Another Black swan event hits the Financial Markets
Attack on Saudi Oil refineries takes out 5% supply of Global crude
The Global economy which was already reeling from a slowdown resulting from a protracted trade war between the two largest economies has was hit by another Black Swan event yesterday in the form of a drone attack on one of the biggest oil refineries in the heart of the Saudi Kingdom — the second-largest producer of oil & the largest exporter of crude oil.
Just goes to show how fragile our interconnected & intertwined global economy is from supply chain shocks like these. Over the weekend, 10 drones struck at an important Aramco (ARMCO) facility, including the world’s largest oil processing plant and a major oil field forcing the kingdom to shut down half of its crude production. The attack took out 5.7M barrels a day, or roughly 5% of the world’s daily production of crude oil.
The massive disruption sent WTI futures as much as 15.5% higher overnight to $63.34, the biggest intraday percentage gain since June 22, 1998. The estimated 5.7 million barrels a day of lost production is the single biggest disruption on record, surpassing the 1979 hit to Iranian output from the Islamic Revolution, as well as the loss of Kuwait and Iraq supplies during the 1990 Gulf War as reported by Bloomberg.
Most of the global equities posted losses after the event just as they were looking to get back in the rally mode. U.S stocks were reporting double-digit losses at the time of writing. Timing of the incident couldn’t have been worse for the global markets. China had reported the weakest industrial growth of 4.4% over the weekend and now this incident has further jeopardized a global economic recovery or a meaningful rebound in Equities.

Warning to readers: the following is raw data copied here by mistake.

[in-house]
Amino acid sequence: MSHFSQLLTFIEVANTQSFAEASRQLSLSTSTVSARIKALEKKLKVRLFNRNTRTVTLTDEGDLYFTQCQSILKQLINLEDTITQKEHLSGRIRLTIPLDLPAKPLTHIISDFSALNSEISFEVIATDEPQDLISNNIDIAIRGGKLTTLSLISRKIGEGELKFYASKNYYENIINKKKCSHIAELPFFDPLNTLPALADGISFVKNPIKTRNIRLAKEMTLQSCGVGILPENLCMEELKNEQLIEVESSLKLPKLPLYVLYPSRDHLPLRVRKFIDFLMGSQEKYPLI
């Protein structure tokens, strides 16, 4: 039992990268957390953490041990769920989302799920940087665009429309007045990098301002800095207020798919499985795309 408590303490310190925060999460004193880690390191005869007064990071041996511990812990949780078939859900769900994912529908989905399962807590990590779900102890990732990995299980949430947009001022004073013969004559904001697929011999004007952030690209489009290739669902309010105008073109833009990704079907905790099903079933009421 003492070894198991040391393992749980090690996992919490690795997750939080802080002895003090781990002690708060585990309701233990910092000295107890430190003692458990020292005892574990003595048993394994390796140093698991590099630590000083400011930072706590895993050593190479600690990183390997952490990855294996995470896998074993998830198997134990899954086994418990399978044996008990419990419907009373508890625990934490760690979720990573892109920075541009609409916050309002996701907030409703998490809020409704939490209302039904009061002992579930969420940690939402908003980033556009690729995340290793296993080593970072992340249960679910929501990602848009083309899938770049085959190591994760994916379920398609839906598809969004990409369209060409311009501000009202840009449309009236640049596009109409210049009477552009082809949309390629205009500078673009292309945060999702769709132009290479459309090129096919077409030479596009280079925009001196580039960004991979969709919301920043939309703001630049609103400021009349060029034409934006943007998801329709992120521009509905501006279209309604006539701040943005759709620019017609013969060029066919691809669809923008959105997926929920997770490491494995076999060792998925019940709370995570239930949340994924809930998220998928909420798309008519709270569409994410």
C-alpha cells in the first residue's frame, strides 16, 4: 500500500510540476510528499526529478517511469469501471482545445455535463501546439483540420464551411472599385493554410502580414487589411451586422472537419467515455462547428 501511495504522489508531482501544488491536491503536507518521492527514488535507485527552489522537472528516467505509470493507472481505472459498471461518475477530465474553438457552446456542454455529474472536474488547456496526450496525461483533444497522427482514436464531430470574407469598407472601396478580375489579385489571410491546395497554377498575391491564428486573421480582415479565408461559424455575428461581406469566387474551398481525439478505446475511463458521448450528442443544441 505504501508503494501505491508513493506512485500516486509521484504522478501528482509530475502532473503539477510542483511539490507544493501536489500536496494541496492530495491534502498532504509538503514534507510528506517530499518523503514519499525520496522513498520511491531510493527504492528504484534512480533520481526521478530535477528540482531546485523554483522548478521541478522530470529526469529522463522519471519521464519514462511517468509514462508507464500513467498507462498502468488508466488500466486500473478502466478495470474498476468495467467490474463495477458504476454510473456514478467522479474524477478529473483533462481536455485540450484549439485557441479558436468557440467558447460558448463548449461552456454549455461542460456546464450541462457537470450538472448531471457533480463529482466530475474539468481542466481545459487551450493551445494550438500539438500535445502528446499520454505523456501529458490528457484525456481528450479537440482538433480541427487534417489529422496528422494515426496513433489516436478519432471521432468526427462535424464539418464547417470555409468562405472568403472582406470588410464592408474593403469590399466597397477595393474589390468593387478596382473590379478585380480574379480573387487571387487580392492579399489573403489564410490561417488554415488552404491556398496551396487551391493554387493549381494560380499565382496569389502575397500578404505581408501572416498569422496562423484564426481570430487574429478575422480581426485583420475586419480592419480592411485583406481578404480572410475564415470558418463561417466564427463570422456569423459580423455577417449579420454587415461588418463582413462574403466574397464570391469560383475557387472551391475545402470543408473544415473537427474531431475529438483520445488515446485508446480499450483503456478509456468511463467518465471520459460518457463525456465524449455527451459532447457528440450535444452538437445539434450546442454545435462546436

While the Saudi authorities have announced that the fires are now in control, the bigger question remains when this disruption of crude can be restored to global supply chains. While the supplies may turn to pre-attack levels in a few weeks, the attack has highlighted the Saudi Oil infrastructure’s vulnerability. JPMorgan suggests that markets need to price in future vulnerabilities emanating from this vulnerability.
The Saudi authorities have been quiet so far, but the U.S. Secretary of State Mike Pompeo laid the blame squarely on Iran saying there’s no evidence the strikes were carried out from Yemen. The two Islamic nations have been embroiled in a proxy war in the Middle East ever since the Iranian revolution. The U.S President has authorized a release of crude from the Strategic Petroleum Reserve to keep the price of crude in check.
At the same time, President Trump has also signaled that the U.S is ready to act, but he is awaiting a response from the Saudis. If in fact, Iran is blamed for this action officially by the kingdom, this has the potential to transform into a bigger geopolitical conflict which can spiral out of control, considering the traditional hostilities between the U.S/KSA & Iran.